Those records summarized the profits and loss of the gambling for the mob for one month and they said that under the monthly payoffs “Tub ... $4,000.” Gilbert denied the charges by explaining that his friends called him “Tubbo” and not Tub, so, by his logic, it couldn’t have been him. The newspapers, television and radio covered Gilbert’s ties to organized crime, but the voters didn’t seem to be listening. Tubbo Gilbert would win the election, hands down. Then Gilbert’s name came up during the Chicago hearings of the Kefauver Committee, and Tubbo was requested to testify before the committee. Ray Brennan, a renowned Chicago crime reporter said: “What Happened to make Dan Gilbert testify before the Kefauver committee was that Rudy Halley, Chief counsel and some other senate committee people were at the Morrison hotel the night before the Chicago hearings opened. Halley telephoned Gilbert at home after talking in private with Kefauver. Kefauver, a politically ambitious democrat, was aghast at the peril of annoying the all powerful Chicago democratic organization. Halley told Gilbert by phone, in effect ‘you are invited to testify at tomorrow’s hearings. You are not under a subpoena. You may accept this invitation, or you may decline.’ Of course Gilbert declined.
“I listened in on the conversation on an extension phone without Halley’s knowledge. As a result we carried a page one story and banner headlines saying Gilbert was afraid to testify. Dan couldn’t stand the heat from the Sun Times. He made a deal with the committee.” Dan Gilbert testified, for two hours, but his testimony was behind locked doors, a most unusual thing and the transcript was impounded.
Since it was just before the election and Kefauver was a good democrat, he agreed to the terms that Tubbo Gilbert had set up. They questioned Gilbert for two hours behind closed doors. When it was over, Estes Kefauver gave a briefing that left “more questions then answers.” Brennan tried everything he could to find out what had happened behind those closed doors, but was unsuccessful. He had more or less given up, and had retired to Nick’s Bar for a drink “when inspiration struck.” Brennan flew to Washington, learned the location of the committee stenographic service, and then, posing as a Senate staff member, he dropped by the service “to pick up a copy of some guy’s testimony.”
Remarkably, he was handed a complete copy of Gilbert’s testimony. Reading the testimony over in a Senate bathroom, Brennan found out that Gilbert acknowledged the charges of assault, with intent with intent to kill, against him in the 1940 election, leveled by Judge Oscar F. Nelson, who was running for the states attorney’s office against Courtney. The indictment was suspended and later disappeared from the police and court records. Gilbert said that it was true that his records from the police department were missing, and that he found that “suspect” and that he was a frequent guest of gangster Owney Madden in Hot springs. Gilbert also admitted that, while he was in office, justice in the states attorney office was on a “cash and carry basis.” Gilbert, whose wealth was estimated to be in the millions by the newspapers, told the committee the right figure was around $300,000. He said most of the money came from trading on the speculation market where he was once listed as the biggest trader on the Chicago grain market.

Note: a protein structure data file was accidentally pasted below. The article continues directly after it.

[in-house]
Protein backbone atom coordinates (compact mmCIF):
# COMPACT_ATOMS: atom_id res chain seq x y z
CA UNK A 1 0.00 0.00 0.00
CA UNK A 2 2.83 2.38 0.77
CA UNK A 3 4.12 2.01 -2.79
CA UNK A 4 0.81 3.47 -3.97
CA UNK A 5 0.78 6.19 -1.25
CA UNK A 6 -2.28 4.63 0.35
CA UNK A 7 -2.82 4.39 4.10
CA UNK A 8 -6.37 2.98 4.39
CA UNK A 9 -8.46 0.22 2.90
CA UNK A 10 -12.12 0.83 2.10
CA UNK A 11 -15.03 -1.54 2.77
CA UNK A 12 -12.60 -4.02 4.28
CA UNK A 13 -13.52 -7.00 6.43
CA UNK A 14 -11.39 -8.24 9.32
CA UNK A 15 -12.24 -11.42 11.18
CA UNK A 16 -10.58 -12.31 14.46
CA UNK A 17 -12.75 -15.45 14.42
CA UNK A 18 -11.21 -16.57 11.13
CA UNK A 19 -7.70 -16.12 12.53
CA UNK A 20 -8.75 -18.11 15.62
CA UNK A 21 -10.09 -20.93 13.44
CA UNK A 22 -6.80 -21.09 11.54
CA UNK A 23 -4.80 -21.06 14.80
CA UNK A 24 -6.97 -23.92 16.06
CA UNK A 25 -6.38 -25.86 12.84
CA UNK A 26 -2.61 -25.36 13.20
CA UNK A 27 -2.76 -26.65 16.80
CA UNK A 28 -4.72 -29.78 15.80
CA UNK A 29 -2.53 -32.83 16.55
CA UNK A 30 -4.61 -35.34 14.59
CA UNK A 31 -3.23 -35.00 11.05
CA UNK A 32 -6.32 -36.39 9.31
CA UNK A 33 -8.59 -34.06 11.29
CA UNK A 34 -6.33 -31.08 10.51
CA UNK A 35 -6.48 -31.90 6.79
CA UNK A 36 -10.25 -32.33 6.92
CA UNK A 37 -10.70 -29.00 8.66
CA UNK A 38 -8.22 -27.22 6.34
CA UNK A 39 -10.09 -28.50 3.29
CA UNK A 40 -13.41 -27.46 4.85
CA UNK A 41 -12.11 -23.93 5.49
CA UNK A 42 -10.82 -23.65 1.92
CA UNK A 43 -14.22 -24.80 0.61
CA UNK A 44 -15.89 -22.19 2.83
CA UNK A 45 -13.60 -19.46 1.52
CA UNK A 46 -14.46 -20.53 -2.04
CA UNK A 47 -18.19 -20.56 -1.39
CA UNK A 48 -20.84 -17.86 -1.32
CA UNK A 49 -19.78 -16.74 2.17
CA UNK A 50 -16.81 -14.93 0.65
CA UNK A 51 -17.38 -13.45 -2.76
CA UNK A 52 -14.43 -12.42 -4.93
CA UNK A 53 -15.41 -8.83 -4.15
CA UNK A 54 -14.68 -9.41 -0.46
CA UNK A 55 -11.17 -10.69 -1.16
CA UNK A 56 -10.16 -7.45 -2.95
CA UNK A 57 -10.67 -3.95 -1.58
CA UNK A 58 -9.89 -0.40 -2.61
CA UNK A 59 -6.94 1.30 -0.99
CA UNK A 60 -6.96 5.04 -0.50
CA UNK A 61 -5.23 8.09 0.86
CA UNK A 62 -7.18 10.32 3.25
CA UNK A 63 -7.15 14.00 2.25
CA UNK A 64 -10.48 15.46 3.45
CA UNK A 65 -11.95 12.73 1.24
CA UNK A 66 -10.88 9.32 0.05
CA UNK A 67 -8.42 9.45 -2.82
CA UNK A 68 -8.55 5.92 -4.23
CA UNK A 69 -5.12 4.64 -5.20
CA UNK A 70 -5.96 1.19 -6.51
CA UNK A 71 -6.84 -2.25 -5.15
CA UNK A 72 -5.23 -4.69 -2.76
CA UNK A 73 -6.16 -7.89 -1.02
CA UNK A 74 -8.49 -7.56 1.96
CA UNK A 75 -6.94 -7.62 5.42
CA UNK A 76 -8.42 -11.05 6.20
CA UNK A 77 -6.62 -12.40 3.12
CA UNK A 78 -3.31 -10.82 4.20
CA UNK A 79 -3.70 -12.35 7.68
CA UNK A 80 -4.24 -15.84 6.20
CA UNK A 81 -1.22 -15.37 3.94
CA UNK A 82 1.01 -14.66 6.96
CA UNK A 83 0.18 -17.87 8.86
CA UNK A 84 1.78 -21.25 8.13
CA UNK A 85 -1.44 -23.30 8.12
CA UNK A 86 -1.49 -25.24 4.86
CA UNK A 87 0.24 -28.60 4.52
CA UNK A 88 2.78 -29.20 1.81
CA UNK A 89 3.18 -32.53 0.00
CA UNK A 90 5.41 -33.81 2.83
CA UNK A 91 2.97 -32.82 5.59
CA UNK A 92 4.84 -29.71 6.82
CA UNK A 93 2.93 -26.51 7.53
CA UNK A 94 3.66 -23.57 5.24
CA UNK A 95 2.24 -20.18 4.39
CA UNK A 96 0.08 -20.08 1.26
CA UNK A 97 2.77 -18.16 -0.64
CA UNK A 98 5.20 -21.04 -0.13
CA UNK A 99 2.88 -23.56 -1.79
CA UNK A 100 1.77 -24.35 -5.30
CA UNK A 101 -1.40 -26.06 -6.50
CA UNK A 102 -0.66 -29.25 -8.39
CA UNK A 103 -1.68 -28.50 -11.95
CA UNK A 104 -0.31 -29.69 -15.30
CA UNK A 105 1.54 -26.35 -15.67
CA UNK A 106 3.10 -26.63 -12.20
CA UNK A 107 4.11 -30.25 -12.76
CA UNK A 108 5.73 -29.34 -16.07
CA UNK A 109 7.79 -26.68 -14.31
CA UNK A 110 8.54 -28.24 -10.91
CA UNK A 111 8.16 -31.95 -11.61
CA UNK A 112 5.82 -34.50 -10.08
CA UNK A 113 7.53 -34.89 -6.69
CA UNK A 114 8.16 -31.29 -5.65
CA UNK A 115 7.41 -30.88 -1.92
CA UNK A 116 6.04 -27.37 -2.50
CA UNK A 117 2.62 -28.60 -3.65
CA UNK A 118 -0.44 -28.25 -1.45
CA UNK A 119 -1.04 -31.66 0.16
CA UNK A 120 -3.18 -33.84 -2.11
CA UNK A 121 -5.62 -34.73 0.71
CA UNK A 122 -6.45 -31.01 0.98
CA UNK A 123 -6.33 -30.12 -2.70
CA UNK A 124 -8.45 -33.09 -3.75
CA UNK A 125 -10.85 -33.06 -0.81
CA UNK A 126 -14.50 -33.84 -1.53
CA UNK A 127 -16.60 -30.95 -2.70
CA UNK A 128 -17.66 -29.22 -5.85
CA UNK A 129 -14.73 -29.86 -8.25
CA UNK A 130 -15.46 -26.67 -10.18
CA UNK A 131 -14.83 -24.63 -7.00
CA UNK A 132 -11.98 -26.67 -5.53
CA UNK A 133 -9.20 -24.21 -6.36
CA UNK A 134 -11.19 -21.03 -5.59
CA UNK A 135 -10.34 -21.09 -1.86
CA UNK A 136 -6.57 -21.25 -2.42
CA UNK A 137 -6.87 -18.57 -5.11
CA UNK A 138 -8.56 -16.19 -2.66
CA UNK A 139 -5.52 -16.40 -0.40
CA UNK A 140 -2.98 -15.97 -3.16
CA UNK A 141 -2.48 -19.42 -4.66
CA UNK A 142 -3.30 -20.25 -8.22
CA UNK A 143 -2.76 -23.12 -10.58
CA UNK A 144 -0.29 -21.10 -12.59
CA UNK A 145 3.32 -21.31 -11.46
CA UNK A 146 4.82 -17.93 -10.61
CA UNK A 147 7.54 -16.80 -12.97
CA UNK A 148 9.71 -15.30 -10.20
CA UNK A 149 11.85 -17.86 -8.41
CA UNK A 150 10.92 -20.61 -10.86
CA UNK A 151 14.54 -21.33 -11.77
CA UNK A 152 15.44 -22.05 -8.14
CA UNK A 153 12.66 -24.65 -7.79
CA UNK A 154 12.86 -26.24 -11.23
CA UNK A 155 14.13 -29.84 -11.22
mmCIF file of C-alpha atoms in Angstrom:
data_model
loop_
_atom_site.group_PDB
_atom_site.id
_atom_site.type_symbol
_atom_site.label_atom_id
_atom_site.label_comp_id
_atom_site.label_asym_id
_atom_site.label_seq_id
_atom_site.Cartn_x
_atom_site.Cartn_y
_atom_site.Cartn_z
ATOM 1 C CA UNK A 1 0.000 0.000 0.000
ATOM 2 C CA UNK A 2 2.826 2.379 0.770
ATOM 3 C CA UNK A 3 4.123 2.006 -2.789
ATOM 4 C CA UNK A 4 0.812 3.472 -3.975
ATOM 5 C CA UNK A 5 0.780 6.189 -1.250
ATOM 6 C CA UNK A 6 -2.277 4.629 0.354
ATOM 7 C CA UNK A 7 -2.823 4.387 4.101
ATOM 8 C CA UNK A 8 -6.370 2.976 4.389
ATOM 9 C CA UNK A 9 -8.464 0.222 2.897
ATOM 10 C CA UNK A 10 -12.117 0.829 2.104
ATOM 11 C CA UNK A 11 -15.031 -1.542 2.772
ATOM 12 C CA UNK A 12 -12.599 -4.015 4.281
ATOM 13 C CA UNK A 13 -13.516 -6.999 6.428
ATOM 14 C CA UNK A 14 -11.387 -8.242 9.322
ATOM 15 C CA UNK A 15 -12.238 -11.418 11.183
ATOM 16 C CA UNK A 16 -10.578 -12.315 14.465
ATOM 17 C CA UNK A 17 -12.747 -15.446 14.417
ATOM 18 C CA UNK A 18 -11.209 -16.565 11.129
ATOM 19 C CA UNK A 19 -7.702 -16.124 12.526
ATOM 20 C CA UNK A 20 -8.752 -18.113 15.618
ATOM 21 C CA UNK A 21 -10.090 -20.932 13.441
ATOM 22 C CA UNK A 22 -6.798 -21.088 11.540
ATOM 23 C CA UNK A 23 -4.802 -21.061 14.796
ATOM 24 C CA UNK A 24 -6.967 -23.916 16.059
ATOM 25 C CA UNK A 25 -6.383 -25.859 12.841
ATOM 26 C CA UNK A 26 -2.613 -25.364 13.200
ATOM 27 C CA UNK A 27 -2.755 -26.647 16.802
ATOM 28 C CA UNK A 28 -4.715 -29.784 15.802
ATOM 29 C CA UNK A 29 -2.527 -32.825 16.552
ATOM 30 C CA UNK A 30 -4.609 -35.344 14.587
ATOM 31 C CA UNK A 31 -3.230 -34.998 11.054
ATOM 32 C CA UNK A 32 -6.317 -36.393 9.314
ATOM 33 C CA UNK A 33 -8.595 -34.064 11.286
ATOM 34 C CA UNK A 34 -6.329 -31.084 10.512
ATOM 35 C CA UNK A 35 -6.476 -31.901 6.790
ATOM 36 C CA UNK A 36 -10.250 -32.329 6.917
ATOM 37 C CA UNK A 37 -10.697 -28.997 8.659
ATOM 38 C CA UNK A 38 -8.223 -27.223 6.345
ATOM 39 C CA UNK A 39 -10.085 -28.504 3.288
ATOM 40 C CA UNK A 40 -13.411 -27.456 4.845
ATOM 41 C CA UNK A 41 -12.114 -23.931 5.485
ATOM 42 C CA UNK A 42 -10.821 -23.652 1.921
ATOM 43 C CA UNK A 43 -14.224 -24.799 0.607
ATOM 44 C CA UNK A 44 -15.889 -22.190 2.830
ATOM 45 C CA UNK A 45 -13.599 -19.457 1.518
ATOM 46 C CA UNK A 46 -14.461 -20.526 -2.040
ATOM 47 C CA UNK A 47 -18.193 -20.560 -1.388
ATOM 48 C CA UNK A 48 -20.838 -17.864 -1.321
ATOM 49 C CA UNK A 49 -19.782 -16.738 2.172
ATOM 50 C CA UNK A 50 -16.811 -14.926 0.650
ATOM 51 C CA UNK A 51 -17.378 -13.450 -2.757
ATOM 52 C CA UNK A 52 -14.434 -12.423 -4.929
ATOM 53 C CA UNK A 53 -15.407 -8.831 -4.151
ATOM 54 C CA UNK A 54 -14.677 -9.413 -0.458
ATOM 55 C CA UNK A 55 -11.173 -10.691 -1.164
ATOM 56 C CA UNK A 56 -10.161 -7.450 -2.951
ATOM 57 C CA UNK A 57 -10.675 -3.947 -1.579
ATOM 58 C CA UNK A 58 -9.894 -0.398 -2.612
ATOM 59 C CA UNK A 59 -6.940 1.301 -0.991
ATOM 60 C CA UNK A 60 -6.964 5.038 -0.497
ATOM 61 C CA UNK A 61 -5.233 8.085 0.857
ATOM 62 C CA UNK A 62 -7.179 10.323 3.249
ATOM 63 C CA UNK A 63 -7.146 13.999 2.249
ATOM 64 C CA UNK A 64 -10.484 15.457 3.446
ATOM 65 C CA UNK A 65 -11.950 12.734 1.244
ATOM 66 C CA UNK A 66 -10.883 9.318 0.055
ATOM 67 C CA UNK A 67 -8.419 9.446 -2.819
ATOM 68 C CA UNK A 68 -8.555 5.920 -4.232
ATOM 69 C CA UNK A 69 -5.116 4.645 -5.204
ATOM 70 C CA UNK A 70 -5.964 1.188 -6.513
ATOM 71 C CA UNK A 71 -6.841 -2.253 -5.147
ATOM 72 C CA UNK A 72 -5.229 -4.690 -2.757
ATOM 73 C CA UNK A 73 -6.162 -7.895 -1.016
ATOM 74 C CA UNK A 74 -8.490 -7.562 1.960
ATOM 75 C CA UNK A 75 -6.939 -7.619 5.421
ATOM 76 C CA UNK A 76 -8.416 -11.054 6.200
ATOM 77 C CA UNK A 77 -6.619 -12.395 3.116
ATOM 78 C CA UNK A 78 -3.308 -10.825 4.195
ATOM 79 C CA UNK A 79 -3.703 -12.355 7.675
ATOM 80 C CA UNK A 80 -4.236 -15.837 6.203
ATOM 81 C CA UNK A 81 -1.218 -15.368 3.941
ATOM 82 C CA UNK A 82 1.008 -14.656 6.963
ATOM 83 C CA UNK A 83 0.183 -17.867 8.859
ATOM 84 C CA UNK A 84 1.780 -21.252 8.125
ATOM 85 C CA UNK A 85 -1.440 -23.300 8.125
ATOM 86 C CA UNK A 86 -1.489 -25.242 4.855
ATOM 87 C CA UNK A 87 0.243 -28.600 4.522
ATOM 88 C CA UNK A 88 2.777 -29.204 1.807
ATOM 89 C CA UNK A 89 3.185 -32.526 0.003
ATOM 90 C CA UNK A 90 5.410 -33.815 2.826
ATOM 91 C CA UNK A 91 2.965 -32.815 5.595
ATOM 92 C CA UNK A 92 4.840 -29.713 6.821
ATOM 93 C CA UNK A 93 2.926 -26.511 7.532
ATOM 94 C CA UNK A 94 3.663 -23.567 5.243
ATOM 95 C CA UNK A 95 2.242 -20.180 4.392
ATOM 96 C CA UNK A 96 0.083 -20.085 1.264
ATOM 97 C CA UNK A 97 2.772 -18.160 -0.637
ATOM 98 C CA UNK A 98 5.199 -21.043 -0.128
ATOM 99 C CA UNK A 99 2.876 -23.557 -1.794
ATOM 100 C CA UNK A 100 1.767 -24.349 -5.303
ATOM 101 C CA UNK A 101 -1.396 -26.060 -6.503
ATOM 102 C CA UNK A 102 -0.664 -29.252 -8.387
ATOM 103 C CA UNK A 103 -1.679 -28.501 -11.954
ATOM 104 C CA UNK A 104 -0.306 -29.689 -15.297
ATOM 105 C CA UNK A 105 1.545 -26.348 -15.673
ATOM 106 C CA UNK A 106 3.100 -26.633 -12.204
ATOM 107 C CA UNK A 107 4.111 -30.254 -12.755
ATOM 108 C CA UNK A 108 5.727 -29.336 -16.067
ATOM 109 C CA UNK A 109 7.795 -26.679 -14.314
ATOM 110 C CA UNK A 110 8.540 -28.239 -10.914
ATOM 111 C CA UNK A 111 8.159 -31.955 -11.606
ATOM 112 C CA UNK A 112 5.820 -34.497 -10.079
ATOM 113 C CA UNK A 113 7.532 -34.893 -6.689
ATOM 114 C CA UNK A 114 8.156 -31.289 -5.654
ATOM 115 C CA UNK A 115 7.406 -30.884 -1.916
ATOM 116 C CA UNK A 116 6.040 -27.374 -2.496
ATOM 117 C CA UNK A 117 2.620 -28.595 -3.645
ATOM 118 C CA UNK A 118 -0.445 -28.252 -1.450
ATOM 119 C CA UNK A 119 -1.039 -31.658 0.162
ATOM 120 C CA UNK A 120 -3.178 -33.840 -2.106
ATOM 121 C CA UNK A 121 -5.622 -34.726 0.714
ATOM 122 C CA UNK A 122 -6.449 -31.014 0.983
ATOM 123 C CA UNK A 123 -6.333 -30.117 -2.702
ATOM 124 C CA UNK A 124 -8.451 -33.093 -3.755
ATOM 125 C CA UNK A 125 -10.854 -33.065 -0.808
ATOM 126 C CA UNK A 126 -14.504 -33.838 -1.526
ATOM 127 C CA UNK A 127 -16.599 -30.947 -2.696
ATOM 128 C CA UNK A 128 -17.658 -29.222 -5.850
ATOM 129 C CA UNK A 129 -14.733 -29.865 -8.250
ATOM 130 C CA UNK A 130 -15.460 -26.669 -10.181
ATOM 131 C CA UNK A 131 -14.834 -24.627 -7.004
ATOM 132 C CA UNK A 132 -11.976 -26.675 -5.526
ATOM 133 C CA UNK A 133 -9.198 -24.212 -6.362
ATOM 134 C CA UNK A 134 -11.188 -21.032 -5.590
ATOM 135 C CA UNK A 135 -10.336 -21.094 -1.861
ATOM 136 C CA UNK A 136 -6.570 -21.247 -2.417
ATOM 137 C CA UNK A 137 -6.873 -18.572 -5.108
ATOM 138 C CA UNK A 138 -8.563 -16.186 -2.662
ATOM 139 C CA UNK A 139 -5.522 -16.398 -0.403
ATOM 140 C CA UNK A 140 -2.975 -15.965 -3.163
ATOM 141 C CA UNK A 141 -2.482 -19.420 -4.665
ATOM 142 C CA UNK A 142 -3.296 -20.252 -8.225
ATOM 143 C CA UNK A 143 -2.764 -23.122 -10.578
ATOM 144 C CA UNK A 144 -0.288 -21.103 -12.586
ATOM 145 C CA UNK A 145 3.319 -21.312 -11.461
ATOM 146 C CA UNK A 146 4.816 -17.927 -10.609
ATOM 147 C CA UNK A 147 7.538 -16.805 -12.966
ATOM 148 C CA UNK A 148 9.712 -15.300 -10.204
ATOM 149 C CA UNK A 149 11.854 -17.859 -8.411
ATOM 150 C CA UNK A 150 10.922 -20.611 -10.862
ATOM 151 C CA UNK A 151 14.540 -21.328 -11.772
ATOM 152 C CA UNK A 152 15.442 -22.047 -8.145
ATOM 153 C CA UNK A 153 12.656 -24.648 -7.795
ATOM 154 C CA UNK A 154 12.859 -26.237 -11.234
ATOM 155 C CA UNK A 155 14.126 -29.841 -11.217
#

He admitted owning hundreds of thousands of bushels of wheat, which would eventually lead to his being hauled in for questioning, the federal government looking into manipulation of the grain on the Chicago Board of Trade. Gilbert also admitted that he owned 18,000 shares of Royal Crown Cola, extensive utility holdings, and to being “a gambler at heart” who gambled illegally while enforcing the law. The testimony also included Gilbert’s income tax records, which showed that he earned $7,310 in 1948 by wagering on football, baseball and prize fights and elections. When questioned about that, Gilbert bragged that the 1933 elections alone he made a $12,000 bet on Roosevelt and he boasted to the committee that he had bet on and won every election since 1921.
When asked where he placed his bets Gilbert named a gambling joint owned by John Mcdonald at
215 North LaSalle Street
. “That is not legal, betting, is it Captain Gilbert?” a committee member asked. “Well, no, it is not legal, no,” Gilbert lied to the panel of lawyers. He also admitted that he had gambled in mob locations and that he gambled on everything and anything, baseball, football and even elections. The Kefauver committee secretly concluded that Tubbo Gilbert’s administration as Chicago’s top cop “was neglect of official duty and shocking indifference to violations of the law.”
The Sun Times printed the testimony, which both fascinated and appalled Cook County voters, who turned out in record numbers to vote against Gilbert. To add insult to injury, Brennan dubbed Gilbert “The World’s richest cop” the day before the elections and the name stuck. Gilbert’s defeat brought down most of the democratic ticket and handed the sheriff office to John “Two Gun” Babb, a Second World War hero who beat Gilbert by 400,000 votes. A few days later, Gilbert retired from the force and announced that he would take a position as chief of police at the Arlington & Washington race tracks, where his brother, Maurice, was a lieutenant. That was another mistake. Ray Brennan discovered that Maurice Gilbert had been out on sick leave from the Chicago police department since 1948, and had been drawing a steady paycheck from the department and the race track at the same time. Gilbert never held a grudge against Brennan for bringing him down, in fact, in one of Tubbo Gilbert’s last tirades against the Chicago press he jabbed his finger into a reporter’s chest and barked: “All of you’s are a pack of rat ... the only one of you’s who has any class at all, is Ray Brennan ... and he’s a rat too.”
Brennan understood the back-handed compliment. President Harry Truman was less forgiving. He threw a fit over the Democrats’ beating in Illinois, and Brennan was indicted for posing as a federal official to get Gilbert’s testimony, a charge that carried a six-year term. The case against him dragged on for three years before the Justice department ruled that he “no criminal intent as we generally understand it.”
After that, Gilbert packed up his millions and moved to California, where he said he planned to open a detective agency in Los Angles, however, a few years later, he suffered a massive heart attack and went into a comfortable semi retirement. He returned to Chicago in the early 1970s, confined to a wheelchair, his legacy forgotten. He died there in 1977.